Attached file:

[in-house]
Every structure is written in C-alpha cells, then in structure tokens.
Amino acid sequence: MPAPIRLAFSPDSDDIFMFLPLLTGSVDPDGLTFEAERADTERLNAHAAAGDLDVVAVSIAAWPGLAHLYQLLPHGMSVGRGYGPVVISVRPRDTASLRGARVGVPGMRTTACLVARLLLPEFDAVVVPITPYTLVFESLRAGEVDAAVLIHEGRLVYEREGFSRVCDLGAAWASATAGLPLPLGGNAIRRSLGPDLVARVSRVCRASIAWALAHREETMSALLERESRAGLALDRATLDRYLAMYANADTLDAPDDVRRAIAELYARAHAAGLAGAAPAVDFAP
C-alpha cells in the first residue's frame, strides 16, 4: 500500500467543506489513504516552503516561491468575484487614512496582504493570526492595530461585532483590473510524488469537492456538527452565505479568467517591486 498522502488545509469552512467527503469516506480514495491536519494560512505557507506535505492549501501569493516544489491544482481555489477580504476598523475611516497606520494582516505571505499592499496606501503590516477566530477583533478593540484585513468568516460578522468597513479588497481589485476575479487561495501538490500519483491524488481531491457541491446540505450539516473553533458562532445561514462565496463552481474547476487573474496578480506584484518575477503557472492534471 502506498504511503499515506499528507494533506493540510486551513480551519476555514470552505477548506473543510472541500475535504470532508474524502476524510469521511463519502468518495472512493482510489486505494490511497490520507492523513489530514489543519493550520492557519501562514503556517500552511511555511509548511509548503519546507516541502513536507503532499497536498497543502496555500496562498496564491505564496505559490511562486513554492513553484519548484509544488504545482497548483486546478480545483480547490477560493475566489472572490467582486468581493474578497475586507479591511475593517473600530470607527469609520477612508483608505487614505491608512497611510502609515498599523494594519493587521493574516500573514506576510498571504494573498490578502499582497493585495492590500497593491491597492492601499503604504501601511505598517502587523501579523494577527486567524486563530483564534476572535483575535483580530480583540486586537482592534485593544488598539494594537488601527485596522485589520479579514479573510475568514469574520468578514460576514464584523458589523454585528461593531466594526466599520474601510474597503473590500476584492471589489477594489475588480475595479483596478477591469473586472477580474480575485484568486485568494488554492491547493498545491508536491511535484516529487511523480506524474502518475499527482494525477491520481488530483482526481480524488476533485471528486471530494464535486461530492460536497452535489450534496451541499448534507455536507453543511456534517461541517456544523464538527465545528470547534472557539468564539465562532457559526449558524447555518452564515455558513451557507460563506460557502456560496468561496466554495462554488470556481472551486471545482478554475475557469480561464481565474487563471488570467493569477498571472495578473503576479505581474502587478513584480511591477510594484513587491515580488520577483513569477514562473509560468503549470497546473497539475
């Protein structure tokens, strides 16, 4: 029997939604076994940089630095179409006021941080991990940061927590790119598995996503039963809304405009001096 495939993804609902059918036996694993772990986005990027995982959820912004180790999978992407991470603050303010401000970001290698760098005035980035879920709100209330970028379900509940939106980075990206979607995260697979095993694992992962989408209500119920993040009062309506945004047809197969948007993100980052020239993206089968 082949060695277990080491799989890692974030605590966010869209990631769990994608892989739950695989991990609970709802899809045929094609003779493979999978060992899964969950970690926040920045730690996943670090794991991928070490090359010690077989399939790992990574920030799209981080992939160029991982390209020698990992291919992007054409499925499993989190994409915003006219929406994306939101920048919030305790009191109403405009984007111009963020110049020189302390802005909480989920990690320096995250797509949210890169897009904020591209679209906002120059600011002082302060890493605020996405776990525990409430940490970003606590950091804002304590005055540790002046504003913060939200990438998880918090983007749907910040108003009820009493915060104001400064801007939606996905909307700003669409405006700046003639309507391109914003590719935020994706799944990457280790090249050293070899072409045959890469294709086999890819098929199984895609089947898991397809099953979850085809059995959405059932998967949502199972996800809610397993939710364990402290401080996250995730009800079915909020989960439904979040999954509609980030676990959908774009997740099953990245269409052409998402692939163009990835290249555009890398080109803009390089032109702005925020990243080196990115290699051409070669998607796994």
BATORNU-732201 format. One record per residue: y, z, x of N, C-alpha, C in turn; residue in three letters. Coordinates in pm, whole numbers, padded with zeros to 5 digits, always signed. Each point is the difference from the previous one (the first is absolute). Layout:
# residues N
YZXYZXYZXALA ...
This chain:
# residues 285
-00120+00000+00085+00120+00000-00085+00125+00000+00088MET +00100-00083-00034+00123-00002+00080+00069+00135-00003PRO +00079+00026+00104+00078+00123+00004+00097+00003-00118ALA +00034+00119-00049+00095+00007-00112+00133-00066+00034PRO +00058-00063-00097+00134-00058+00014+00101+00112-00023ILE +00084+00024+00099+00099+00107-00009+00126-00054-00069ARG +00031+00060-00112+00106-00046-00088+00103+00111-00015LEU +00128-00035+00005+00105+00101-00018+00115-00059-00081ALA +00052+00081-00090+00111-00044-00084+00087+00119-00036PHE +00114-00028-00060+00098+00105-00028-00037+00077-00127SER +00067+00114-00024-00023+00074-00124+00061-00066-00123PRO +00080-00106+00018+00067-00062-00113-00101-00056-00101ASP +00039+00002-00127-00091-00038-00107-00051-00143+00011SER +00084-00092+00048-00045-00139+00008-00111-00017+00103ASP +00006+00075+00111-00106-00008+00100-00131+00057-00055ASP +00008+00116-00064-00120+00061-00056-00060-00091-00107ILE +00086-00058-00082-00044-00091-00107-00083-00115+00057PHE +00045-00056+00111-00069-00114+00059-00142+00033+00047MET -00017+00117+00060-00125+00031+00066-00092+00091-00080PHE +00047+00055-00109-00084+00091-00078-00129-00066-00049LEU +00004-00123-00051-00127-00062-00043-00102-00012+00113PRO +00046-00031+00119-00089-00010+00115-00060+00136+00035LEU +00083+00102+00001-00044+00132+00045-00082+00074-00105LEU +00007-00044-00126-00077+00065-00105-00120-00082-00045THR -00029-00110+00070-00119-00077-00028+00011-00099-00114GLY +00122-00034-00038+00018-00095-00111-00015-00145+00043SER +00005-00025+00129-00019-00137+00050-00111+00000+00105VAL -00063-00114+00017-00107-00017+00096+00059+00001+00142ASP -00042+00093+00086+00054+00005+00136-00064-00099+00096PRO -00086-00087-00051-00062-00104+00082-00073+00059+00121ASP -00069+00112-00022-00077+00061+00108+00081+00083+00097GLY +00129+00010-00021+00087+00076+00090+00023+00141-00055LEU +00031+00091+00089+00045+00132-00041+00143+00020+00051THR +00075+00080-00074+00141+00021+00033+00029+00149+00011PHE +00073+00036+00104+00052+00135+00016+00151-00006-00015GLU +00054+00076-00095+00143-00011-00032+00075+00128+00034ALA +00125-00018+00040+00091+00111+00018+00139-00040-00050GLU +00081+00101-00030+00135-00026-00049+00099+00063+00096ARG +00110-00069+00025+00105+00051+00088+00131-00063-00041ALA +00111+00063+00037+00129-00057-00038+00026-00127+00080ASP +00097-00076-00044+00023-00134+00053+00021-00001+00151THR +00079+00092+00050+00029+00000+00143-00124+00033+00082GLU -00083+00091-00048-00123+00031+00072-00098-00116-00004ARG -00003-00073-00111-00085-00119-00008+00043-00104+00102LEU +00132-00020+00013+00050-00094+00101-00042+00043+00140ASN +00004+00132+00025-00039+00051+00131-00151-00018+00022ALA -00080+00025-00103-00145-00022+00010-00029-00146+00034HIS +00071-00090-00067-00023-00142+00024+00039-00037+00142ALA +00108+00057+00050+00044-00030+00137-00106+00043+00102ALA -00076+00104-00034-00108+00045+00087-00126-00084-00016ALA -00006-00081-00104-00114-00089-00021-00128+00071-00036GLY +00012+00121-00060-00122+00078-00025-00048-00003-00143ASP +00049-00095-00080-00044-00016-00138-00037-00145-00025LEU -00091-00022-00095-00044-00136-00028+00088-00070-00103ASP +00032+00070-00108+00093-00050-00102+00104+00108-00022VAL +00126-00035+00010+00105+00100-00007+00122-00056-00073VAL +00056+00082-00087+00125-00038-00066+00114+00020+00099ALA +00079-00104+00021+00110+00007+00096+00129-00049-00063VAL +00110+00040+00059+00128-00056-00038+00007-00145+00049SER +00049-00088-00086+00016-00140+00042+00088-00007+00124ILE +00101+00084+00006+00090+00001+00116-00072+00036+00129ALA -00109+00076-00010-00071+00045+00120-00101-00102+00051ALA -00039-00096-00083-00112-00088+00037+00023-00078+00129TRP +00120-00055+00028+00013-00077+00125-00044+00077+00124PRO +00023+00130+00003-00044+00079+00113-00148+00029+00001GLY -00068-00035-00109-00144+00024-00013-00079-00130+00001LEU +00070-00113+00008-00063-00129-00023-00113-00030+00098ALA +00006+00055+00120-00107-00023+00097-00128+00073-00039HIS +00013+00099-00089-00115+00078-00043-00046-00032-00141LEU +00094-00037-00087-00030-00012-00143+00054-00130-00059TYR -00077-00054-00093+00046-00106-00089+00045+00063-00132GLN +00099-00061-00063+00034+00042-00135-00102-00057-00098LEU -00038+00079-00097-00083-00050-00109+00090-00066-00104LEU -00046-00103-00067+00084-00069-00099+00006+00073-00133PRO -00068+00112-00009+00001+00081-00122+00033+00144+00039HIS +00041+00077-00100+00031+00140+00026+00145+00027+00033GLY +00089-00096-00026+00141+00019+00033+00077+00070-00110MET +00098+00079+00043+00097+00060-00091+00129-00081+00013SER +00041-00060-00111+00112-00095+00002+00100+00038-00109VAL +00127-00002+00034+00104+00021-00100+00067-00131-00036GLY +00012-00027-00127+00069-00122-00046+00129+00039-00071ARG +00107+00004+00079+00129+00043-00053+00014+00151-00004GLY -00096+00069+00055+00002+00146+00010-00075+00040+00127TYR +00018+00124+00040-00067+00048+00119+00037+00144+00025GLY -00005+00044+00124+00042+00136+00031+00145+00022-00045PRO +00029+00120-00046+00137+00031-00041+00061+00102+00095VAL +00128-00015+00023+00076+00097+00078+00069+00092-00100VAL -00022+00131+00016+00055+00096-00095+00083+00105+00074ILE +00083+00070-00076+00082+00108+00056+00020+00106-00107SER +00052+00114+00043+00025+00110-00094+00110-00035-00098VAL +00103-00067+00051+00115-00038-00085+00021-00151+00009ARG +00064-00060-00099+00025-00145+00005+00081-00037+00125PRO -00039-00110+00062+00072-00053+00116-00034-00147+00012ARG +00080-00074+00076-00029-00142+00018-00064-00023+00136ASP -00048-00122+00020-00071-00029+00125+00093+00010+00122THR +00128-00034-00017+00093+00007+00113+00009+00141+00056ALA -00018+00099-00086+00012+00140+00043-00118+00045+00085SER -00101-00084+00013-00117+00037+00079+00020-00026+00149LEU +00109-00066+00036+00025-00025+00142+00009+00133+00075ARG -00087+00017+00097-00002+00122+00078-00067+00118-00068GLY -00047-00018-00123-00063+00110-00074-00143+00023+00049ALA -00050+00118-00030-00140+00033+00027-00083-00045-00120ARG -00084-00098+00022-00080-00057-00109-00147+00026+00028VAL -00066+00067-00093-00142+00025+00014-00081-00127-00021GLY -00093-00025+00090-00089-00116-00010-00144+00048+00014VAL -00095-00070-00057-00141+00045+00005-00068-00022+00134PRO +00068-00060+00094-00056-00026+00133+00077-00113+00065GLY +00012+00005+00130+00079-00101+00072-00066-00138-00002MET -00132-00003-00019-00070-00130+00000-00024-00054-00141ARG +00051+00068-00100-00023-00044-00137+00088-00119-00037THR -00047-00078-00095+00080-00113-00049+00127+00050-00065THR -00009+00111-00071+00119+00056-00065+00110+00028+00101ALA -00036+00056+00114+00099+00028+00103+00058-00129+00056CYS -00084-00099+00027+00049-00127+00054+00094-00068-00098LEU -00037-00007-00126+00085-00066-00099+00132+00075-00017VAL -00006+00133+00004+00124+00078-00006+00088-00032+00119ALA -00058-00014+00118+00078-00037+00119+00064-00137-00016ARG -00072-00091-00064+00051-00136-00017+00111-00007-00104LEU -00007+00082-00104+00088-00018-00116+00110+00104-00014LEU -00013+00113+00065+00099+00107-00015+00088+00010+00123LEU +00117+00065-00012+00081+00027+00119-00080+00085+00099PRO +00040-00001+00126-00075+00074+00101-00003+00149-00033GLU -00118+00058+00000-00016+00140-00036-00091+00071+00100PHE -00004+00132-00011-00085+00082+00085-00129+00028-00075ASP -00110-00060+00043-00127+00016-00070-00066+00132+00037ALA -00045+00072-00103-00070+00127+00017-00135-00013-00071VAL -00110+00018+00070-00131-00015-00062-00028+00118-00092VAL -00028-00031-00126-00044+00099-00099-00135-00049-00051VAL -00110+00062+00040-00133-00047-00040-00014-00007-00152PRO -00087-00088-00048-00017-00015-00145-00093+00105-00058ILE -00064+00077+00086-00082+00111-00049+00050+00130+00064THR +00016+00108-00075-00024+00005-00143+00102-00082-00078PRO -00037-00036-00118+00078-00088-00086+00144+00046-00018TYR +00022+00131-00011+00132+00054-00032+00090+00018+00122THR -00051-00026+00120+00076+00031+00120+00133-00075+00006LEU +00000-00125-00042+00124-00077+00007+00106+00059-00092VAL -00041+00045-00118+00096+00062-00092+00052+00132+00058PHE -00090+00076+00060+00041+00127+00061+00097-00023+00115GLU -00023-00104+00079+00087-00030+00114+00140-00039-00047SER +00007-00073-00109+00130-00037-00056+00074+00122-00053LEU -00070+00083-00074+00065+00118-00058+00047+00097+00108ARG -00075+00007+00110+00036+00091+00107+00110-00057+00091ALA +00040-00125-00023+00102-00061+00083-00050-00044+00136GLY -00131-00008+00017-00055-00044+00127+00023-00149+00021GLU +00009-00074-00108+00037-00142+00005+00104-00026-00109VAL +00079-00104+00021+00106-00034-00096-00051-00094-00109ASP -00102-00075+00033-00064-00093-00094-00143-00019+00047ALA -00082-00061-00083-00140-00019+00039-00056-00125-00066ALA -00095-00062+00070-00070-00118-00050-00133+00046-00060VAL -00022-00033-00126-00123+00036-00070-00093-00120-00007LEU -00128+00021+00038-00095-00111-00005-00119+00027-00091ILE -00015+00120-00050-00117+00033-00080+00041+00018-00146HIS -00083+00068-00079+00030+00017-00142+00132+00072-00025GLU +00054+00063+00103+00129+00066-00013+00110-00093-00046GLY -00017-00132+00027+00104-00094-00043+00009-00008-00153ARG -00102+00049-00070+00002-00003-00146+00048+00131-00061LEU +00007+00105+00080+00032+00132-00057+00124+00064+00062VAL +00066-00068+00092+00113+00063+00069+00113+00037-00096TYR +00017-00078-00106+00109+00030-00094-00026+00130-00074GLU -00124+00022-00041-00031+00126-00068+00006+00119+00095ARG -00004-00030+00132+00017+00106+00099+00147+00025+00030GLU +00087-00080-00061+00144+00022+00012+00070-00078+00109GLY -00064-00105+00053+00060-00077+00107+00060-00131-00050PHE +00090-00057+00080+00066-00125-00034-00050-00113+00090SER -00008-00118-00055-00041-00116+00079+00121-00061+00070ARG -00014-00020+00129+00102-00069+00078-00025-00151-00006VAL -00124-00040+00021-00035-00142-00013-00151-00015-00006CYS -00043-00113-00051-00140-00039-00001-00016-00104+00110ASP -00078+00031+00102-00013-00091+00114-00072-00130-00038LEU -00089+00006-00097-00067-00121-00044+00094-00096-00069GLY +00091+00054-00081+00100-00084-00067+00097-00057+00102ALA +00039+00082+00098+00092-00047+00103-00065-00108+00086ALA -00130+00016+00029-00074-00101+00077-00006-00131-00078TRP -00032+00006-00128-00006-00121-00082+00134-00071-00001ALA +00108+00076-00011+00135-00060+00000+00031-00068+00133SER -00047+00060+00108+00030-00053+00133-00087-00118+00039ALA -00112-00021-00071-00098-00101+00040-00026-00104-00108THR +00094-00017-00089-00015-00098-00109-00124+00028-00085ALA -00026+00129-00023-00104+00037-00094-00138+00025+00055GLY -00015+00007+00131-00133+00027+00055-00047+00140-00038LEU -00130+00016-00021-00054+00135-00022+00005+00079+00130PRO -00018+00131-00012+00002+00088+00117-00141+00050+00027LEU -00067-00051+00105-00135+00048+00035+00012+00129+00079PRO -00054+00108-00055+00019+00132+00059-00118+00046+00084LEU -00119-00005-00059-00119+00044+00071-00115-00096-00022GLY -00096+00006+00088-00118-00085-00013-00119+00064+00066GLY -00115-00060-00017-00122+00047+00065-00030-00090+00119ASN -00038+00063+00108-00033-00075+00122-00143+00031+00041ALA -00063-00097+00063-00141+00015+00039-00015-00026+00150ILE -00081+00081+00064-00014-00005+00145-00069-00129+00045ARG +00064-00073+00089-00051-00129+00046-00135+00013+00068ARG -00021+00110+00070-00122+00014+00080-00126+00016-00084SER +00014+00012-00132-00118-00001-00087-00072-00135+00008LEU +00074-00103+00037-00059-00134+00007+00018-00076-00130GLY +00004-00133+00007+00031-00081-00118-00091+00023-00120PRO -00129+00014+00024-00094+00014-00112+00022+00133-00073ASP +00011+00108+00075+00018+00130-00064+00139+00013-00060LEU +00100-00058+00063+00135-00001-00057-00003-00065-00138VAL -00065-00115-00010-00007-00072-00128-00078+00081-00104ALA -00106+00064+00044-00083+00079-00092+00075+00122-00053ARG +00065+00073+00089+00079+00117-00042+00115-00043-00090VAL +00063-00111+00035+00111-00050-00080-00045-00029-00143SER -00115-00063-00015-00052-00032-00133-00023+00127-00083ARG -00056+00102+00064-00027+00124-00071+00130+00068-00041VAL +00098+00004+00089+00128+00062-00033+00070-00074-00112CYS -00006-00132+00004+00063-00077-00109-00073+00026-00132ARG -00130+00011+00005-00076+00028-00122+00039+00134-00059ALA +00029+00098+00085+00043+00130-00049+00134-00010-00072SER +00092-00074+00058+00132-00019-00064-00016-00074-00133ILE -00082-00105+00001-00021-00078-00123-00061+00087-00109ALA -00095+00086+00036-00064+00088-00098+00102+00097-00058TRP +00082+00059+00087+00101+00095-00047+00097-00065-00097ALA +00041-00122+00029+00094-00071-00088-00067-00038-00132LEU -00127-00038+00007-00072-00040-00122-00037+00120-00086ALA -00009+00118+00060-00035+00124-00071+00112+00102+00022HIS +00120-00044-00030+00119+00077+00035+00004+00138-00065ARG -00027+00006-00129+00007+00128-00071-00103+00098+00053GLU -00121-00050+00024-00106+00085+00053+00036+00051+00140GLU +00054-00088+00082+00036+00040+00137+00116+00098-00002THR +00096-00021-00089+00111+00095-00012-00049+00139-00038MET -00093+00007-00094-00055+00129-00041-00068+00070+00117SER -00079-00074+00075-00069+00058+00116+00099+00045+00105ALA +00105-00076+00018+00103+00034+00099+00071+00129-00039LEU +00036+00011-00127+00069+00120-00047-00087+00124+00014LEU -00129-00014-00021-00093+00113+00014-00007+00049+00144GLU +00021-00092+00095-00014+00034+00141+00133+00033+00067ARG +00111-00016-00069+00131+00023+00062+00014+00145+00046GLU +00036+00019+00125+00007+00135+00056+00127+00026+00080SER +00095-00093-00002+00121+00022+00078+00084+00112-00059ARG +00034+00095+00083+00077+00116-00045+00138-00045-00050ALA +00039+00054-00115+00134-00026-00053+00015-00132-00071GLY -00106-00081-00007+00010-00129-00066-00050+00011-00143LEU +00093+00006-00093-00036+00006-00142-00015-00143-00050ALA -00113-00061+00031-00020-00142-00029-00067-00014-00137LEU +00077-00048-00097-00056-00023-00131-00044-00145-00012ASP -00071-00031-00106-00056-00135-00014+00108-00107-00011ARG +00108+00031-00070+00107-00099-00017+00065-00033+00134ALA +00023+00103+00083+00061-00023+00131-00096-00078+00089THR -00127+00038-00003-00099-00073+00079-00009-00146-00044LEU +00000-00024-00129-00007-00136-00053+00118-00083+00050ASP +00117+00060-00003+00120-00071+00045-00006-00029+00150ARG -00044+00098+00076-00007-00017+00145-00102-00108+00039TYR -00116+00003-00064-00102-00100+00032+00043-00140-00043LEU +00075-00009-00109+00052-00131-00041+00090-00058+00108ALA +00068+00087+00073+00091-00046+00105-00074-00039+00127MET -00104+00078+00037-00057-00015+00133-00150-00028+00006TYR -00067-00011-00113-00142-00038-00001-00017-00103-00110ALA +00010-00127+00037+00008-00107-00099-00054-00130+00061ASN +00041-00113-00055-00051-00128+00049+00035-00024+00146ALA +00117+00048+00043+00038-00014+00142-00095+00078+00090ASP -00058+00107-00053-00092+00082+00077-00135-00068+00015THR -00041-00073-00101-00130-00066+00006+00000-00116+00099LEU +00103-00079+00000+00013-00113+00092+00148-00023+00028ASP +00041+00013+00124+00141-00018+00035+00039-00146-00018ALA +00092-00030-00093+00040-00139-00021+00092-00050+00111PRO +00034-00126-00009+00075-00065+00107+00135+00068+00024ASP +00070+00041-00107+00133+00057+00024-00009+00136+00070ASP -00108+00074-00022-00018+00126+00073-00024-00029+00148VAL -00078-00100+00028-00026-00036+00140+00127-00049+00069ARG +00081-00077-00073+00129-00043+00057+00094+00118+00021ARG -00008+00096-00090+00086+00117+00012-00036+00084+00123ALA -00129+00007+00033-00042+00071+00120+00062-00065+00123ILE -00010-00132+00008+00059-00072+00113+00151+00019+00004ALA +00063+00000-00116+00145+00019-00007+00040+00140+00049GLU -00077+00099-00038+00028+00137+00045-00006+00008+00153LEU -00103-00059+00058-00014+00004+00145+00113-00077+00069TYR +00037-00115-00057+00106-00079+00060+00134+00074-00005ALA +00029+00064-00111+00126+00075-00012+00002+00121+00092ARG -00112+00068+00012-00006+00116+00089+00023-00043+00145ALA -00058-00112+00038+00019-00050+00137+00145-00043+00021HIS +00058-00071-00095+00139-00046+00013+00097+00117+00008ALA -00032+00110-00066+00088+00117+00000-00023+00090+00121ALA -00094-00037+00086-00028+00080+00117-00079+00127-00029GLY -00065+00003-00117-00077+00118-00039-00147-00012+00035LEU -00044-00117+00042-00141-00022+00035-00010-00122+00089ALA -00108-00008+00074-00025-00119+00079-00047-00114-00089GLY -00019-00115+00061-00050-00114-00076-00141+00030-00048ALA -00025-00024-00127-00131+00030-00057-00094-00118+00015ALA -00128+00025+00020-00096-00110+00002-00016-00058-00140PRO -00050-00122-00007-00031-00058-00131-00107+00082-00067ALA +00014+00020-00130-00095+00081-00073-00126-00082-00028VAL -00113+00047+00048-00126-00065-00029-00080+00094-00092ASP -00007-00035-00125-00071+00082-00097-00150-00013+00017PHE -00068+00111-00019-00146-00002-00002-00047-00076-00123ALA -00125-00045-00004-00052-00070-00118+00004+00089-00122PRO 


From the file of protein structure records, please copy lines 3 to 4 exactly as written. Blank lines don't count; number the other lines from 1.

Amino acid sequence: MPAPIRLAFSPDSDDIFMFLPLLTGSVDPDGLTFEAERADTERLNAHAAAGDLDVVAVSIAAWPGLAHLYQLLPHGMSVGRGYGPVVISVRPRDTASLRGARVGVPGMRTTACLVARLLLPEFDAVVVPITPYTLVFESLRAGEVDAAVLIHEGRLVYEREGFSRVCDLGAAWASATAGLPLPLGGNAIRRSLGPDLVARVSRVCRASIAWALAHREETMSALLERESRAGLALDRATLDRYLAMYANADTLDAPDDVRRAIAELYARAHAAGLAGAAPAVDFAP
C-alpha cells in the first residue's frame, strides 16, 4: 500500500467543506489513504516552503516561491468575484487614512496582504493570526492595530461585532483590473510524488469537492456538527452565505479568467517591486 498522502488545509469552512467527503469516506480514495491536519494560512505557507506535505492549501501569493516544489491544482481555489477580504476598523475611516497606520494582516505571505499592499496606501503590516477566530477583533478593540484585513468568516460578522468597513479588497481589485476575479487561495501538490500519483491524488481531491457541491446540505450539516473553533458562532445561514462565496463552481474547476487573474496578480506584484518575477503557472492534471 502506498504511503499515506499528507494533506493540510486551513480551519476555514470552505477548506473543510472541500475535504470532508474524502476524510469521511463519502468518495472512493482510489486505494490511497490520507492523513489530514489543519493550520492557519501562514503556517500552511511555511509548511509548503519546507516541502513536507503532499497536498497543502496555500496562498496564491505564496505559490511562486513554492513553484519548484509544488504545482497548483486546478480545483480547490477560493475566489472572490467582486468581493474578497475586507479591511475593517473600530470607527469609520477612508483608505487614505491608512497611510502609515498599523494594519493587521493574516500573514506576510498571504494573498490578502499582497493585495492590500497593491491597492492601499503604504501601511505598517502587523501579523494577527486567524486563530483564534476572535483575535483580530480583540486586537482592534485593544488598539494594537488601527485596522485589520479579514479573510475568514469574520468578514460576514464584523458589523454585528461593531466594526466599520474601510474597503473590500476584492471589489477594489475588480475595479483596478477591469473586472477580474480575485484568486485568494488554492491547493498545491508536491511535484516529487511523480506524474502518475499527482494525477491520481488530483482526481480524488476533485471528486471530494464535486461530492460536497452535489450534496451541499448534507455536507453543511456534517461541517456544523464538527465545528470547534472557539468564539465562532457559526449558524447555518452564515455558513451557507460563506460557502456560496468561496466554495462554488470556481472551486471545482478554475475557469480561464481565474487563471488570467493569477498571472495578473503576479505581474502587478513584480511591477510594484513587491515580488520577483513569477514562473509560468503549470497546473497539475